Sautéed chard

Delicious no-salt chard

I recently ate this chard at a friend’s house, and he was bragging about how it didn’t have any salt in it. It was delicious, and I asked for the recipe. “Oh, you just saute it in olive oil,” he said. “Liar,” I said. In the end, he admitted there was more to it than that.

How to make sauteed chard:

Chard is a little more complicated to cook than spinach, so if you want something easier, make spinach. But chard’s not so hard either.

Set a large saucepan on high heat with about an inch of water in the bottom of the pan. Take a bunch of Swiss chard, and chop off the very bottoms of the stems. Peel off some of the thick stem of each leaf, like peeling celery, to help the stems soften. When the water boils, put the chard in the water and cover the pot with a lid. Let the chard steam for about ten minutes.

Take the chard out of the water, shake it off, and spread it out to dry a little. You can pat it with a dish towel too, but it doesn’t have to be completely dry. Meanwhile, heat about 1/8 cup of olive oil in a medium-size frying pan over medium-high heat. Add three minced cloves of garlic and stir for a minute.

Put the chard in the frying pan and saute until the chard is wilted and soft, about two minutes.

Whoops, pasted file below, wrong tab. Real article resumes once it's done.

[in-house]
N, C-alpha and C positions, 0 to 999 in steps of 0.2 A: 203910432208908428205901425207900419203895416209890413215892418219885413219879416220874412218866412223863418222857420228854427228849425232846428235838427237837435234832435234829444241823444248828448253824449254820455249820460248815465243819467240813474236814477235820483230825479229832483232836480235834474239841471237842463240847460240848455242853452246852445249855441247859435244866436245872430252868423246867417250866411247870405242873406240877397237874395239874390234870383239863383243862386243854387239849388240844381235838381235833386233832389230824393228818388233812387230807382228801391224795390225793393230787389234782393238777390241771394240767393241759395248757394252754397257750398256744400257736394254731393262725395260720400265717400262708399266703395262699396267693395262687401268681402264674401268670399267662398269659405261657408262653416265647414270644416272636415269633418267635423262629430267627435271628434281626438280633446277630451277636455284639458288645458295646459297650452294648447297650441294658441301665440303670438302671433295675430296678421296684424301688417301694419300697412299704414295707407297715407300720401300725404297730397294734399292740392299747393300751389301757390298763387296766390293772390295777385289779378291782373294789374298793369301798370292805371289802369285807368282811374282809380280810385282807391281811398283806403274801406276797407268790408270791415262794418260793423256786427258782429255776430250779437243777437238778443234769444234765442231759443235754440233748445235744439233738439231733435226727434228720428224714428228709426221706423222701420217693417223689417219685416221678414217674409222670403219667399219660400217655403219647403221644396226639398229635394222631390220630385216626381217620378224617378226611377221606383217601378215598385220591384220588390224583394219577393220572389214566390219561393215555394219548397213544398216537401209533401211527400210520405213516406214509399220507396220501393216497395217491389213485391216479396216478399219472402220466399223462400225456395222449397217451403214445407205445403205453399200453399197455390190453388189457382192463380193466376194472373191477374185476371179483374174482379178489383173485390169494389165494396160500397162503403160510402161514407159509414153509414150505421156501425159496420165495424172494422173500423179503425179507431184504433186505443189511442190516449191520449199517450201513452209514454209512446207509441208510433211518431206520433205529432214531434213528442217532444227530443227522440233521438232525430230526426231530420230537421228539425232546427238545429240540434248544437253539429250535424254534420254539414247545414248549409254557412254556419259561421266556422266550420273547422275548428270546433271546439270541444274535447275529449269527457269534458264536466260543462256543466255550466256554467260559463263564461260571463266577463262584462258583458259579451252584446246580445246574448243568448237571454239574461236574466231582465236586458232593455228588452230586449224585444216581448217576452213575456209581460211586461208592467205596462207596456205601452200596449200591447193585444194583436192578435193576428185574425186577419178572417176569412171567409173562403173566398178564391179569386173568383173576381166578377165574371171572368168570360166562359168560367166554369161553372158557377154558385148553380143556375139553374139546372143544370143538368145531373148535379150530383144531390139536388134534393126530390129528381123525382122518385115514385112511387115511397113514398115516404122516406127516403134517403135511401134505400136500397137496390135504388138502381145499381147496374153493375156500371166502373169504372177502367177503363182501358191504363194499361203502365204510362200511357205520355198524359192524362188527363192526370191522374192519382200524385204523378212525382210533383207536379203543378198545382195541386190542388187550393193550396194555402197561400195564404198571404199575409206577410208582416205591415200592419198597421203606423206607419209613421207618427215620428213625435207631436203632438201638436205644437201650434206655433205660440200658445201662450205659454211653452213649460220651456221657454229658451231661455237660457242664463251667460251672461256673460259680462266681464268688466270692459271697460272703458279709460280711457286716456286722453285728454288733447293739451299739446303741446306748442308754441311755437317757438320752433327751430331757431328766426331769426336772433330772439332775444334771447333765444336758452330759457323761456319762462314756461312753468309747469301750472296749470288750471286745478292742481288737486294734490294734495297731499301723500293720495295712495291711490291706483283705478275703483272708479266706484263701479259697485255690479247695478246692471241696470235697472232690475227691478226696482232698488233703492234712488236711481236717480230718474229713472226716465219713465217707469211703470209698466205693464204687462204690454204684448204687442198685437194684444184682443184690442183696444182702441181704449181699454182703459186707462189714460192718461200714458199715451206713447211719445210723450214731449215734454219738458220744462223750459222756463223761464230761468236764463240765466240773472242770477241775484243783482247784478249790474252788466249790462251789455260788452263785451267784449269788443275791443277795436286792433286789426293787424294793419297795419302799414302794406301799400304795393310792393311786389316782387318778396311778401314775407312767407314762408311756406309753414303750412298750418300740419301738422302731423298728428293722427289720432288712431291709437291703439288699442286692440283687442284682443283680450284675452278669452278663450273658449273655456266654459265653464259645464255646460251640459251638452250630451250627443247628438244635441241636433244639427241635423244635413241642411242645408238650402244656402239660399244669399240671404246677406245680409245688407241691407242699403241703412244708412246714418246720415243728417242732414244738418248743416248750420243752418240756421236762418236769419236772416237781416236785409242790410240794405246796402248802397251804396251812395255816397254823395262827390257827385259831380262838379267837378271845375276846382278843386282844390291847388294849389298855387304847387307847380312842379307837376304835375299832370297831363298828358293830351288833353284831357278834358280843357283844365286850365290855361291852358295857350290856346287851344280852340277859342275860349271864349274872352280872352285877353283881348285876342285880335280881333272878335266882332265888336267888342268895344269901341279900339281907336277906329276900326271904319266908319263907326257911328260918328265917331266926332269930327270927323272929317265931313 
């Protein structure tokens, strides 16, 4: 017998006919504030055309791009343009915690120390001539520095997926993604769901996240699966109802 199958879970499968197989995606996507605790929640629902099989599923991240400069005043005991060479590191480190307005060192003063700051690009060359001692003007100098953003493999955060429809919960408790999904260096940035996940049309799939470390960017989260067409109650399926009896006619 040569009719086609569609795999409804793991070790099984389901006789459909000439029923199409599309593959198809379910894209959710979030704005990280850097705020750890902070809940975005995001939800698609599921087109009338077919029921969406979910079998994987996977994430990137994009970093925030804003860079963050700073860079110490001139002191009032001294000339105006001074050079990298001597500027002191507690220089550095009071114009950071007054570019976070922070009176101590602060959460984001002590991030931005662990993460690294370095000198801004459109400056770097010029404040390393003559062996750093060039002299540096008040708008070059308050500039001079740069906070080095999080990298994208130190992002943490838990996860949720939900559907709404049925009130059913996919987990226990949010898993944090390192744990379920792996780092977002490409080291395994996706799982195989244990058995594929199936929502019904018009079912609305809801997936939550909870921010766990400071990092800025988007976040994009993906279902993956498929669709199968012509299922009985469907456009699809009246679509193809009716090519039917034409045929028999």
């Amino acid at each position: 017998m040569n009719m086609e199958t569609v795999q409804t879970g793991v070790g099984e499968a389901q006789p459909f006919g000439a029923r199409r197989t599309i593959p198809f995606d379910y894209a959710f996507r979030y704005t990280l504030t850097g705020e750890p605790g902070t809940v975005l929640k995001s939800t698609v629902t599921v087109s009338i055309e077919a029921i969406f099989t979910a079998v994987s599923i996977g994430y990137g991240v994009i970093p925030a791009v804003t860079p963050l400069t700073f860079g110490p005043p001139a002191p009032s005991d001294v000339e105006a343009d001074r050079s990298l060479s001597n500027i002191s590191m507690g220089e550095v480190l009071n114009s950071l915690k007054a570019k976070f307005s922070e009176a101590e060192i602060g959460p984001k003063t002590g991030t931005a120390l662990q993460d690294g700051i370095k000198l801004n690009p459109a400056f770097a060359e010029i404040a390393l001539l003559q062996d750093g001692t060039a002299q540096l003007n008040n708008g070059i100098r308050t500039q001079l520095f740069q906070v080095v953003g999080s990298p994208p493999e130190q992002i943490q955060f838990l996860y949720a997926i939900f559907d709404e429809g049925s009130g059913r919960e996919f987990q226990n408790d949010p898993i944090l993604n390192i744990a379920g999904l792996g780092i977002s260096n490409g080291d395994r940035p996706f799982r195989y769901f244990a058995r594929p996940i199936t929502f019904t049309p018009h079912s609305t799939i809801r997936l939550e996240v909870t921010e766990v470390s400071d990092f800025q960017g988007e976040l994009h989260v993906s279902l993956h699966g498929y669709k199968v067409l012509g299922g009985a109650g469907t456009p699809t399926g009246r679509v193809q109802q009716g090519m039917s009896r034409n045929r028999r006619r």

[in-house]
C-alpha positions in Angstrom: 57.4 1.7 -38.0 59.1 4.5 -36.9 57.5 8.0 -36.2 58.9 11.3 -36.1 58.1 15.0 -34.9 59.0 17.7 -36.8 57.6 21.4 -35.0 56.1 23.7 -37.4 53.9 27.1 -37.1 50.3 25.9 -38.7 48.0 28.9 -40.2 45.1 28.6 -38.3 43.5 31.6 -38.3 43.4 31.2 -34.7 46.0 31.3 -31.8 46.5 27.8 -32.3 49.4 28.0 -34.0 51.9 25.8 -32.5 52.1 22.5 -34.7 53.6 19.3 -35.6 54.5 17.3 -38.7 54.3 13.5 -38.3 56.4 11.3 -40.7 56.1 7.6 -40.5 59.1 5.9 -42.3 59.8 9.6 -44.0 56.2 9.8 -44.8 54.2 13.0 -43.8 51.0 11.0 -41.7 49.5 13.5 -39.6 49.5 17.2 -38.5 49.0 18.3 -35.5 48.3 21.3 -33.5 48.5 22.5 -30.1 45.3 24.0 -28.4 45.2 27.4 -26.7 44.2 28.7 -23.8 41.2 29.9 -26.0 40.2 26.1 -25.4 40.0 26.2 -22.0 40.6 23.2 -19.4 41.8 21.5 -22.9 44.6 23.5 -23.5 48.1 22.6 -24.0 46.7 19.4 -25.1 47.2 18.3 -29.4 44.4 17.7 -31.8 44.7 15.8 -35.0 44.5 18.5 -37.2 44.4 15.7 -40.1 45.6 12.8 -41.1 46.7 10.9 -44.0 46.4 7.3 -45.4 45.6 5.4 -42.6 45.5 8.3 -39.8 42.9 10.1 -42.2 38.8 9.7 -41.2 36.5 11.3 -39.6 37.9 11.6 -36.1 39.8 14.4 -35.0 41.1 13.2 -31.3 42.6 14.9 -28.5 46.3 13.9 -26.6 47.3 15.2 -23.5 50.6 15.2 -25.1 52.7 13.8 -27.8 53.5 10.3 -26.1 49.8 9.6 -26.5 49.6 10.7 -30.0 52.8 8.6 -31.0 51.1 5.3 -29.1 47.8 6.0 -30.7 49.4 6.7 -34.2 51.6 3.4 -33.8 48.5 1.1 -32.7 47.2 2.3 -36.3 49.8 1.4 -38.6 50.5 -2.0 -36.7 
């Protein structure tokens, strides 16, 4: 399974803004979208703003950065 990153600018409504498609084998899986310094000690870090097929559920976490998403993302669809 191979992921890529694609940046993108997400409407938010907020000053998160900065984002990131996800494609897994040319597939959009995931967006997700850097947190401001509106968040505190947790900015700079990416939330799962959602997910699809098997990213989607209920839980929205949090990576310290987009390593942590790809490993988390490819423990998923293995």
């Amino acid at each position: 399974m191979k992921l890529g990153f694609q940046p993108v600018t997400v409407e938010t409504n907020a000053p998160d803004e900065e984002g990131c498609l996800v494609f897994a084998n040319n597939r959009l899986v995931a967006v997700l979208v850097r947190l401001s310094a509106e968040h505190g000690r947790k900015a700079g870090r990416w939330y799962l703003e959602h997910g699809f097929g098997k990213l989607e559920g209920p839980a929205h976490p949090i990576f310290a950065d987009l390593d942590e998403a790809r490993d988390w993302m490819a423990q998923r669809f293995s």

Vegetarian or vegan

Sauteed chard is completely vegan, no worries! To make it more of a meal, mix it with boiled potatoes. If you don’t mind cheese, grate some good Parmesan over the top. If you want a meat-eater’s meal, add chunks of ham or sausage to the chard and boiled potatoes.

Can I keep sauteed chard for later?

It’s really not good left over on its own. You can add it to something else like chickpeas in tomato sauce.

Published by Karen Carr

Dr. Karen Carr is Associate Professor Emerita, Department of History, Portland State University. She holds a doctorate in Classical Art and Archaeology from the University of Michigan. Follow her on Instagram, Pinterest, or Facebook, or buy her book, Vandals to Visigoths.

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